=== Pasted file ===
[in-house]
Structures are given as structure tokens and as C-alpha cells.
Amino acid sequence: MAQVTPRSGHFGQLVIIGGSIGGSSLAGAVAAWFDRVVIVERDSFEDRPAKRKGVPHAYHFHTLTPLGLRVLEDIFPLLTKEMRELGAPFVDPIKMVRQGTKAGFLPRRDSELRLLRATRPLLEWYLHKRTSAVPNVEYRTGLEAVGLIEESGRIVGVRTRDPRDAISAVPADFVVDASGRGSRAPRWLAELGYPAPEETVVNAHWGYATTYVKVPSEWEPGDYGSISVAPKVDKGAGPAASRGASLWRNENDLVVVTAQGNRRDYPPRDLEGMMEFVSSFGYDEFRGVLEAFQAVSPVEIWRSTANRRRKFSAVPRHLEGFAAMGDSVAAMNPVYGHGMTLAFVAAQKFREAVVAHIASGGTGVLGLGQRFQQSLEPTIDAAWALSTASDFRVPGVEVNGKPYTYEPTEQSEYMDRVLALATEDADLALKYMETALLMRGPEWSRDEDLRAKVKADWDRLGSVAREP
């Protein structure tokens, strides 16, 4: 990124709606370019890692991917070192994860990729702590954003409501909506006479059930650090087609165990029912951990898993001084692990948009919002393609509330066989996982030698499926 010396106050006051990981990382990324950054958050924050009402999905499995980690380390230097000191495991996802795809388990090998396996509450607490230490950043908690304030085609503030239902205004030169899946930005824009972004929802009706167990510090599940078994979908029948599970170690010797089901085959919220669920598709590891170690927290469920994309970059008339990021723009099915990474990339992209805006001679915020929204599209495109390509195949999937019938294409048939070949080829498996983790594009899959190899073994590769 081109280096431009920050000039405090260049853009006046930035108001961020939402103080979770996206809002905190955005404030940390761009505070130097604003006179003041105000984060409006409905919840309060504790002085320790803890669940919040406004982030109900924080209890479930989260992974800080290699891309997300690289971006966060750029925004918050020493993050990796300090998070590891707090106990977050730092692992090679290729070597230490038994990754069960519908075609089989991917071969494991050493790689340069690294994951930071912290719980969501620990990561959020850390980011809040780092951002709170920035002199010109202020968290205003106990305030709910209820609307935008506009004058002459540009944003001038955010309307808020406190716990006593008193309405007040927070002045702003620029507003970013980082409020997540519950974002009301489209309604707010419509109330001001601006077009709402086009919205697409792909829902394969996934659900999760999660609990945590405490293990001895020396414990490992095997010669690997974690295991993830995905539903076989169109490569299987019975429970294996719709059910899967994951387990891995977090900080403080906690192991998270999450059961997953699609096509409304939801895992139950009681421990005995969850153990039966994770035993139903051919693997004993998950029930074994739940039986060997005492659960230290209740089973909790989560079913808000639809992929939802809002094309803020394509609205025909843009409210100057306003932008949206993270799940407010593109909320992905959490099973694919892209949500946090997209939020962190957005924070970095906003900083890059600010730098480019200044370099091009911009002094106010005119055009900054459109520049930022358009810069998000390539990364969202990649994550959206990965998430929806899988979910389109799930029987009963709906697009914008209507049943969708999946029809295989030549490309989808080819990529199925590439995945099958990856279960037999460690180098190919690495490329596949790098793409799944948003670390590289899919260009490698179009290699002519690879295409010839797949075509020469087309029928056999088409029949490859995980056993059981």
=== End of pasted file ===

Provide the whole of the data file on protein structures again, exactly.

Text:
[in-house]
Structures are given as structure tokens and as C-alpha cells.
Amino acid sequence: MAQVTPRSGHFGQLVIIGGSIGGSSLAGAVAAWFDRVVIVERDSFEDRPAKRKGVPHAYHFHTLTPLGLRVLEDIFPLLTKEMRELGAPFVDPIKMVRQGTKAGFLPRRDSELRLLRATRPLLEWYLHKRTSAVPNVEYRTGLEAVGLIEESGRIVGVRTRDPRDAISAVPADFVVDASGRGSRAPRWLAELGYPAPEETVVNAHWGYATTYVKVPSEWEPGDYGSISVAPKVDKGAGPAASRGASLWRNENDLVVVTAQGNRRDYPPRDLEGMMEFVSSFGYDEFRGVLEAFQAVSPVEIWRSTANRRRKFSAVPRHLEGFAAMGDSVAAMNPVYGHGMTLAFVAAQKFREAVVAHIASGGTGVLGLGQRFQQSLEPTIDAAWALSTASDFRVPGVEVNGKPYTYEPTEQSEYMDRVLALATEDADLALKYMETALLMRGPEWSRDEDLRAKVKADWDRLGSVAREP
């Protein structure tokens, strides 16, 4: 990124709606370019890692991917070192994860990729702590954003409501909506006479059930650090087609165990029912951990898993001084692990948009919002393609509330066989996982030698499926 010396106050006051990981990382990324950054958050924050009402999905499995980690380390230097000191495991996802795809388990090998396996509450607490230490950043908690304030085609503030239902205004030169899946930005824009972004929802009706167990510090599940078994979908029948599970170690010797089901085959919220669920598709590891170690927290469920994309970059008339990021723009099915990474990339992209805006001679915020929204599209495109390509195949999937019938294409048939070949080829498996983790594009899959190899073994590769 081109280096431009920050000039405090260049853009006046930035108001961020939402103080979770996206809002905190955005404030940390761009505070130097604003006179003041105000984060409006409905919840309060504790002085320790803890669940919040406004982030109900924080209890479930989260992974800080290699891309997300690289971006966060750029925004918050020493993050990796300090998070590891707090106990977050730092692992090679290729070597230490038994990754069960519908075609089989991917071969494991050493790689340069690294994951930071912290719980969501620990990561959020850390980011809040780092951002709170920035002199010109202020968290205003106990305030709910209820609307935008506009004058002459540009944003001038955010309307808020406190716990006593008193309405007040927070002045702003620029507003970013980082409020997540519950974002009301489209309604707010419509109330001001601006077009709402086009919205697409792909829902394969996934659900999760999660609990945590405490293990001895020396414990490992095997010669690997974690295991993830995905539903076989169109490569299987019975429970294996719709059910899967994951387990891995977090900080403080906690192991998270999450059961997953699609096509409304939801895992139950009681421990005995969850153990039966994770035993139903051919693997004993998950029930074994739940039986060997005492659960230290209740089973909790989560079913808000639809992929939802809002094309803020394509609205025909843009409210100057306003932008949206993270799940407010593109909320992905959490099973694919892209949500946090997209939020962190957005924070970095906003900083890059600010730098480019200044370099091009911009002094106010005119055009900054459109520049930022358009810069998000390539990364969202990649994550959206990965998430929806899988979910389109799930029987009963709906697009914008209507049943969708999946029809295989030549490309989808080819990529199925590439995945099958990856279960037999460690180098190919690495490329596949790098793409799944948003670390590289899919260009490698179009290699002519690879295409010839797949075509020469087309029928056999088409029949490859995980056993059981």